Click here to go to the Home Page Romney: Another Person Adrift in Their Culture - Nafsi ya Jamii By Wilson Riles, BC Columnist

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It is not possible to separate any sane human from his/her culture. Let’s start there.

Some modern apostles actually taught that it is not always the best thing to tell the truth if it interferes with preaching gospel.

Human cultures, to varying degrees, have similar dynamics and structures. Language structural and sound similarities are just one example of such cultural dynamics arising out of similar human mental processes and guttural physiology. In many other ways, other aspects of culture are also tied to individual human development and social relations. When groups meet, their cultures interact, sometimes borrowing or appropriating elements (memes) and sometimes rejecting and conflicting over the same. Because of the spread of people of European heritage (speakers of the Indo-European language phylum) around the world, the English language is heavily loaded with appropriated words and redefined or falsely defined terminology from non-European languages. And non-European peoples have, by choice or otherwise, experienced sharp changes to their cultures because of those contacts. [For an understanding of the whys and wherefores of that cross-cultural contact dynamic, I would refer you to the text that popularized an agreed upon academic understanding: Guns, Germs, and Steel: The Fates of Human Societies by Jared Diamond. The premise of Diamond and many others is that the spread of Western European culture around the world is not a result of the superiority of that culture over others!]

Our cultures shape us more than we, as individuals, shape or consciously use our cultures. And more often than not, our cultures shape our day-to-day more than we know, just as fish are oblivious of the water in which they swim. Mitt Romney is a good example of a person adrift in their culture.

IMHO (In My Humble/Honest Opinion), Mitt’s cultural milieu derives from three major sources: affluence in the US Western regional context, elitist corporatism, and Mormonism [also know as The Church of Jesus Christ of Latter Day Saints (LDS)]. The first two sources are more broadly shared and more broadly understood because more of us experience the memes promulgated by these sources. “Manifest destiny,” “city on a hill,” “exceptionalism,” intense, unbalanced individualism, and that “those who have, deserve to have” are some of the memes that flow from the cultures of affluence and elitist corporatism. Mormonism, however, presents a cultural stream that is much less known, experienced, and understood. However, it should be said, that obedience to “authority” is a general human meme that is emphasized by most cultures to some degree. Let’s explore Mormon culture in regards to black people, Mitt Romney, and the campaign.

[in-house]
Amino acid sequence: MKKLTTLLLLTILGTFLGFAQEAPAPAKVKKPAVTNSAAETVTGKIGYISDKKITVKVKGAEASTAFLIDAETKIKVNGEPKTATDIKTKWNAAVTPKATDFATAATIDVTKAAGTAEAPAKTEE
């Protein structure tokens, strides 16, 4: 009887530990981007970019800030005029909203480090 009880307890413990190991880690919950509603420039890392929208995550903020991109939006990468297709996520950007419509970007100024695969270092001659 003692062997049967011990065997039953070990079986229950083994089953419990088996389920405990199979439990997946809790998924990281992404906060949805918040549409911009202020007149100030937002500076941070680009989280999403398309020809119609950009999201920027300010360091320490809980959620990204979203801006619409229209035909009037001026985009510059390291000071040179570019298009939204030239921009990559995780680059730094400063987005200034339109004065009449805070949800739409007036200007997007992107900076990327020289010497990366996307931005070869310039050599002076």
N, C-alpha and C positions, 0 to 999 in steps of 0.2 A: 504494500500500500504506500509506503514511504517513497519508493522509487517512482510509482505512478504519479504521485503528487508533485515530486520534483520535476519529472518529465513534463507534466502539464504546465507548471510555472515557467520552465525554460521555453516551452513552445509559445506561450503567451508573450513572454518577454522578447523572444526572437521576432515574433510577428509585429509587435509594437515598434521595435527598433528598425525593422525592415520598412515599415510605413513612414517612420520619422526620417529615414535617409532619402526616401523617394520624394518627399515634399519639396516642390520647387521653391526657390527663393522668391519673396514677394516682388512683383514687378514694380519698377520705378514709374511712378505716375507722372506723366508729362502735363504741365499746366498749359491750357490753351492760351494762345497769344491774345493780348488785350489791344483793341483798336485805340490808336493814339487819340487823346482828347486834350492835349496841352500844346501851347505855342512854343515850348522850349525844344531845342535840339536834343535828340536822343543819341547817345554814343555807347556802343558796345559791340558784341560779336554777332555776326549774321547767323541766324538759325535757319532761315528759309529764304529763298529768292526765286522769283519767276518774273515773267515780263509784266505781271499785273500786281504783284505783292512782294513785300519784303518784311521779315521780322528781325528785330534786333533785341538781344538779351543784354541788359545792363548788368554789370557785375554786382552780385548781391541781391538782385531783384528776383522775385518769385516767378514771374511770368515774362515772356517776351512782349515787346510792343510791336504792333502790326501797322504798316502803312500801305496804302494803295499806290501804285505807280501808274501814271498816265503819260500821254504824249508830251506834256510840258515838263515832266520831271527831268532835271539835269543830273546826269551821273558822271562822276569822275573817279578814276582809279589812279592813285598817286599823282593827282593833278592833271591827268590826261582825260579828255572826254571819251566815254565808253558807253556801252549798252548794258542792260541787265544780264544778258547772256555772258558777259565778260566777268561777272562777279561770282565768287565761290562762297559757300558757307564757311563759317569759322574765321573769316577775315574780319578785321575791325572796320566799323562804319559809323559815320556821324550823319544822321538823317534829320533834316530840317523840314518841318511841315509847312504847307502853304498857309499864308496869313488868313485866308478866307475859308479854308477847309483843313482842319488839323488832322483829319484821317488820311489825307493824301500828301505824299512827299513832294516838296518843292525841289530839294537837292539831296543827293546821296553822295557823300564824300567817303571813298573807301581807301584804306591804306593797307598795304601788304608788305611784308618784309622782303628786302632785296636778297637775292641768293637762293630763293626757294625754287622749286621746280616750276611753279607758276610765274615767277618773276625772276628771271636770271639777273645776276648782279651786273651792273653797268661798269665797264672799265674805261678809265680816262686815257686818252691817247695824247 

Mormonism is a relatively recent religion founded in the 1820s. It is older than the Moonies but much younger than other Protestant Judeo-Christian sects from which it separated. Black folks and slavery issues impacted the early historical development of Mormonism as slavery did almost every human activity in the US at that time. “From the beginning, black people have been members of Mormon congregations, though there were varying degrees and forms of discrimination against blacks.” When the Mormons reached Missouri their founder, Joseph Smith, “upheld the laws regarding slaves and slaveholders, but remained abolitionist in his (personal) actions and doctrines.” Like many persecuted groups do, Mormons did not openly fight the general community wrongs even though they recognized them. “After the Mormons were expelled from Missouri, Smith took an increasingly strong anti-slavery position, and a few black men were ordained to the LDS priesthood.”

Unfortunately for Mitt, most residents of the US do have a problem with etch-a-sketch leadership.